Therefore, steel took the first place and capital investment took the second. The reason for that was the re-armament programme. I make no complaint about that; but hon. Members on both sides of the House must remember that this rearmament programme was hurriedly superimposed on an already overstrained economy without the care and diligence which, under normal conditions, would have been devoted to it. It was done quickly and the hon. Member for Devonport (Mr. Foot) and the right hon. Member for Ebbw Vale (Mr. Bevan) said it was calculated only in monetary terms, and those monetary terms had not been broken down into the physical resources of men and materials.

In September, 1950, we started with a re-armament programme of £2,400 million which rose, in October to £3,600 million and in February, 1951, to £4,700 million. That was translated very hurriedly and not very accurately into materials and it meant that in 1952 the legacy which this Government received— and I am making no complaint about that legacy—was a shortage of steel right throughout our economy.

The hon. Member for Southampton, Itchen was wrong in imputing that any Minister had given to the Press any information about steel allocations before it had been given to the House. It was rather touching to hear the reliance he placed on information in the Press, and I hope that future Press Commissions will notice how he relies upon the Press for his information. The information referred to came from a paper to which his hon. Friend the Member for Devonport does not contribute, which makes his touching faith all the more remarkable.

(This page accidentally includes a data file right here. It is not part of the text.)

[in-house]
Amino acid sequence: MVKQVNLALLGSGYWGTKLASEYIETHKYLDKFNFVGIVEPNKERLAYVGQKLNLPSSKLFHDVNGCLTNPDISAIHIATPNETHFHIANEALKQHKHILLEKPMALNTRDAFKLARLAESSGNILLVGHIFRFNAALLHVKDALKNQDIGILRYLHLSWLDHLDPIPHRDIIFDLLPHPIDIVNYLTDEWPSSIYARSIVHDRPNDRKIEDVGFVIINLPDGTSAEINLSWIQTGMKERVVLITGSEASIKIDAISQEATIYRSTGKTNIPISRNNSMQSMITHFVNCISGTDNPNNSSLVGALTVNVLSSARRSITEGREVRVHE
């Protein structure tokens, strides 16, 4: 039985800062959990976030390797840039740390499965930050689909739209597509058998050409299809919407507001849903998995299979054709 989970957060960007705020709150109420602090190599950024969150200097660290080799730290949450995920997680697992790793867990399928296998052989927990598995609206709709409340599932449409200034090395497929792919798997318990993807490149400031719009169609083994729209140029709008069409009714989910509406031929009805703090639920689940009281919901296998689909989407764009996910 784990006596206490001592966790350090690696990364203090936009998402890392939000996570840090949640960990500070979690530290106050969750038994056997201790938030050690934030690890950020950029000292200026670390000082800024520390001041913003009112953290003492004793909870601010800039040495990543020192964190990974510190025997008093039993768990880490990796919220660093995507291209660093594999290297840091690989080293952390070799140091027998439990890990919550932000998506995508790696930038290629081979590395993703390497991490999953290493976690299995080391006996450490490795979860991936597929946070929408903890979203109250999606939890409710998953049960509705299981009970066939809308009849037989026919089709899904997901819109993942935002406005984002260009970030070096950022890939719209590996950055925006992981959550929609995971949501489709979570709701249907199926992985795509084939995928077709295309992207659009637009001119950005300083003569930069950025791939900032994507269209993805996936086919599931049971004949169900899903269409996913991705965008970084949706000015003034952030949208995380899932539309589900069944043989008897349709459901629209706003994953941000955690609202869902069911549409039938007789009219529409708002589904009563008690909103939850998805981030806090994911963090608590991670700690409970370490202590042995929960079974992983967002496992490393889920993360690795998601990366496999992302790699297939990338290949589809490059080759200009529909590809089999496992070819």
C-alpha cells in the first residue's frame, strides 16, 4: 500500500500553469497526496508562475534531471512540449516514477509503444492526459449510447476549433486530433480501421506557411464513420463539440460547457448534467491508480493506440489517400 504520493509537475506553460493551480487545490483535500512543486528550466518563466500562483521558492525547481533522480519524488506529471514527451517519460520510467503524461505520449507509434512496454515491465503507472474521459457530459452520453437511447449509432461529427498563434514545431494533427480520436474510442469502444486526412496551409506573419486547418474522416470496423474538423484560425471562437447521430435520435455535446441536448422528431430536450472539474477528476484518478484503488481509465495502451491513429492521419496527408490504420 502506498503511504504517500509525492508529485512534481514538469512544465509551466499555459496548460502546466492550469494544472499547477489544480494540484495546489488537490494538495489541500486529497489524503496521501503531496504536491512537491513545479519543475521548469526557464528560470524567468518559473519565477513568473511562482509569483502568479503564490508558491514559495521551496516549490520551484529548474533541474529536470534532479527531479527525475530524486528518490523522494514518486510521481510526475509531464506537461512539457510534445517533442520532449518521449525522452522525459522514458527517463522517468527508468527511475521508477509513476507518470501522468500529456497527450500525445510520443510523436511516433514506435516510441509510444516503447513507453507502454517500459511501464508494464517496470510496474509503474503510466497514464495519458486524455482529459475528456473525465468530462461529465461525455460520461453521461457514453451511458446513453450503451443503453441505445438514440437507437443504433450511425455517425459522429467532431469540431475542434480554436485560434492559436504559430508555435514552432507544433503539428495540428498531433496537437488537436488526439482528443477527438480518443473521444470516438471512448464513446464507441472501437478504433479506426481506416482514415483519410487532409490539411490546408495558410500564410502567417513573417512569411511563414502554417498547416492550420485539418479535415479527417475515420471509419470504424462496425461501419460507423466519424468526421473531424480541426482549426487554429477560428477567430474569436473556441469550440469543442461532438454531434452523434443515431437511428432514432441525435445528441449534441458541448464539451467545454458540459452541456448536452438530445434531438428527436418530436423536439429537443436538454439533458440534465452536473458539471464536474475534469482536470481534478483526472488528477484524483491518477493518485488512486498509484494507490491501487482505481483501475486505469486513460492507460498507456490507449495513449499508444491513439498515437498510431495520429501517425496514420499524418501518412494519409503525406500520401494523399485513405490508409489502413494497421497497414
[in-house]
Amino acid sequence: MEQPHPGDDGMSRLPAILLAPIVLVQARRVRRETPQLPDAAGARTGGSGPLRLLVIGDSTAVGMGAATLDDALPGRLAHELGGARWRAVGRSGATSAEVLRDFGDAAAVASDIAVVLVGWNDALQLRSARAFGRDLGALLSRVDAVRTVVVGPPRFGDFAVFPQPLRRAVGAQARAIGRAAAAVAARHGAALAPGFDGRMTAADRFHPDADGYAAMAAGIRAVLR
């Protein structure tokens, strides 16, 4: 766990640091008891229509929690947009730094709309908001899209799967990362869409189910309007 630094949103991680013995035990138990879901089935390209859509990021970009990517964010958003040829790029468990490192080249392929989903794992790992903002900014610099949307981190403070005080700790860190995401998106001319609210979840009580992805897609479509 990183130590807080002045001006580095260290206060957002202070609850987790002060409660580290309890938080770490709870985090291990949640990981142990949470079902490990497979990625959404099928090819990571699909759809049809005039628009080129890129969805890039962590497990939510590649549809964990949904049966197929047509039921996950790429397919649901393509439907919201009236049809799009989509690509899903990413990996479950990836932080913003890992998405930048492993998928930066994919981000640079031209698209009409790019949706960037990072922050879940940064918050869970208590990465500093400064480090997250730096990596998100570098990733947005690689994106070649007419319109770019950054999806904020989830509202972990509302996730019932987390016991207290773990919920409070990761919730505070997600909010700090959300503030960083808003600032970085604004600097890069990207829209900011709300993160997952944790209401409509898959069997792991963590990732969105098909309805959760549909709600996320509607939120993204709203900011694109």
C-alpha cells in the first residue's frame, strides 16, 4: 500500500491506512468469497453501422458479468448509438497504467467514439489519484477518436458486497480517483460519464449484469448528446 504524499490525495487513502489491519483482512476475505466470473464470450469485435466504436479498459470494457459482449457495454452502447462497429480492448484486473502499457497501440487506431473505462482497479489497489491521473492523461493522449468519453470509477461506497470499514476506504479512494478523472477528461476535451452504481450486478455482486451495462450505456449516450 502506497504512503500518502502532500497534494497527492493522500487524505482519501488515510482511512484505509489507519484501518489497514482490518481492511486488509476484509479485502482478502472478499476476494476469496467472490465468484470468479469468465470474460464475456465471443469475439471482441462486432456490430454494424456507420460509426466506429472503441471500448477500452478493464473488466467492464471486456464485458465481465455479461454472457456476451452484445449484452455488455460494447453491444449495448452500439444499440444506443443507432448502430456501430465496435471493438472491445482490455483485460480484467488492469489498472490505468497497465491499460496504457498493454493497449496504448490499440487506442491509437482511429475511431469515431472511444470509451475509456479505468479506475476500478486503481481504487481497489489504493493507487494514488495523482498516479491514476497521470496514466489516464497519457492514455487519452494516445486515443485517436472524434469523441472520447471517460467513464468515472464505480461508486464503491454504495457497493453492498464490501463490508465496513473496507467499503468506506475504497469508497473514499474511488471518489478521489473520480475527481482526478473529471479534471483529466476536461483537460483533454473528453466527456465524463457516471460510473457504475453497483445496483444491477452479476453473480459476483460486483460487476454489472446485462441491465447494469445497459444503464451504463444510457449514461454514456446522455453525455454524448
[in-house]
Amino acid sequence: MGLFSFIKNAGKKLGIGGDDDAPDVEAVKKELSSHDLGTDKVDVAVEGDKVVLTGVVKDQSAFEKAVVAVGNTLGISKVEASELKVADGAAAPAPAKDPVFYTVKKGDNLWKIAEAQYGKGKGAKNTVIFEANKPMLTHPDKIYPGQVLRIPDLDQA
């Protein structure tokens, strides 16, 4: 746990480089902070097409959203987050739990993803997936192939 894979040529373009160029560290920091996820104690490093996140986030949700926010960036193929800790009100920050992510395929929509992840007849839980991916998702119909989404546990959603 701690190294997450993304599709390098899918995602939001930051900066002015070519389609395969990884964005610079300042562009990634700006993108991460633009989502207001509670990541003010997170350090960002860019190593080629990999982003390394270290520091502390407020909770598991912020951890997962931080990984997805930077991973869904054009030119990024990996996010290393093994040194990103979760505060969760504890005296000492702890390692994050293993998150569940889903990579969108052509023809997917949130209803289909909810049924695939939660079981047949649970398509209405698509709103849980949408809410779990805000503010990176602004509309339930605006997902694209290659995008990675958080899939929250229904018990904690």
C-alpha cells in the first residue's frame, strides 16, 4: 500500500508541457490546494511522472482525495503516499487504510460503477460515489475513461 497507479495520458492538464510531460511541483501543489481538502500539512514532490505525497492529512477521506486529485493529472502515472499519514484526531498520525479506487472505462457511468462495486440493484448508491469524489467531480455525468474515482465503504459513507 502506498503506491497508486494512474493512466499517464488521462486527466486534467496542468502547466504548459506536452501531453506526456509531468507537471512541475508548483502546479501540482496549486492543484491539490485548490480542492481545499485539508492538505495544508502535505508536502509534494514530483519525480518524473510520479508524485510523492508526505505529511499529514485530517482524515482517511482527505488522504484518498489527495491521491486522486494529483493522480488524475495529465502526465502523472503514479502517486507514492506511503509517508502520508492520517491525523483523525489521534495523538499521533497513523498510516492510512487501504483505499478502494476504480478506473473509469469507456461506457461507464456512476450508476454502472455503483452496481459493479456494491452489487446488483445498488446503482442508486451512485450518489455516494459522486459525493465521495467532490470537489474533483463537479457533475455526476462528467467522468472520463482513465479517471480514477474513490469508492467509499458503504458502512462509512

What did we do when we were faced with the shortage of steel? The first thing was to get more steel from the United States of America. The Prime Minister got one million tons of steel, which was described by the other side of the House as the worst bargain ever made. But if he had not done that the blitzed cities would have had even less than now. The second thing we did was to ration it. In that connection, I want to make clear one or two points. The first is that the rationing was spread over four periods of this year, and the reason for spreading it in that way was that the Government could not be quite sure what would be the available supplies in the third and fourth period. They are not sure for a variety of quite legitimate reasons. There may be shipping difficulties in getting the steel from America, and we have read in the Press recently that there may be strike difficulties.

Mr. John McKay (Wallsend)

Will the hon. Gentleman make that point clear? I understood him to say a moment ago that the steel had been secured from America. Now he seems to be explaining that the steel has not been secured.

Mr. Marples

A contract has been entered into by the Prime Minister whereby the United States of America gives us one million tons of steel this year. The actual delivery date of steel is the thing that counts. It may not arrive because of shortage of shipping or because it is not exported from the other end on the due date. If there is a strike in America and no steel is produced they cannot send it. But as far as we can see the steel should be here during this year. It will be coming in in these four periods in different tonnages, and so it is not possible to forecast accurately what tonnage will be received in the third or fourth periods.

Therefore, we have this flexible system of allocation of steel in four periods. It is not possible to give the hon. Member for Devonport a neat and tidy figure in regard to steel which can be allocated to blitzed cities from the 1st January to 31st December inclusive. A rigid system of planning is not of much use when it comes to the question of reconstructing these blitzed cities. We must have a more flexible plan.

Mr. S. S. Awbery (Bristol, Central)

Could the hon. Gentleman tell us how he determines the amount of steel for blitzed cities? Does he take into consideration the amount of damage done and allocate a quantity of steel according to the damage, or does he allocate the same amount to all the blitzed cities? The amount in Bristol has been reduced from 135 to 100 tons.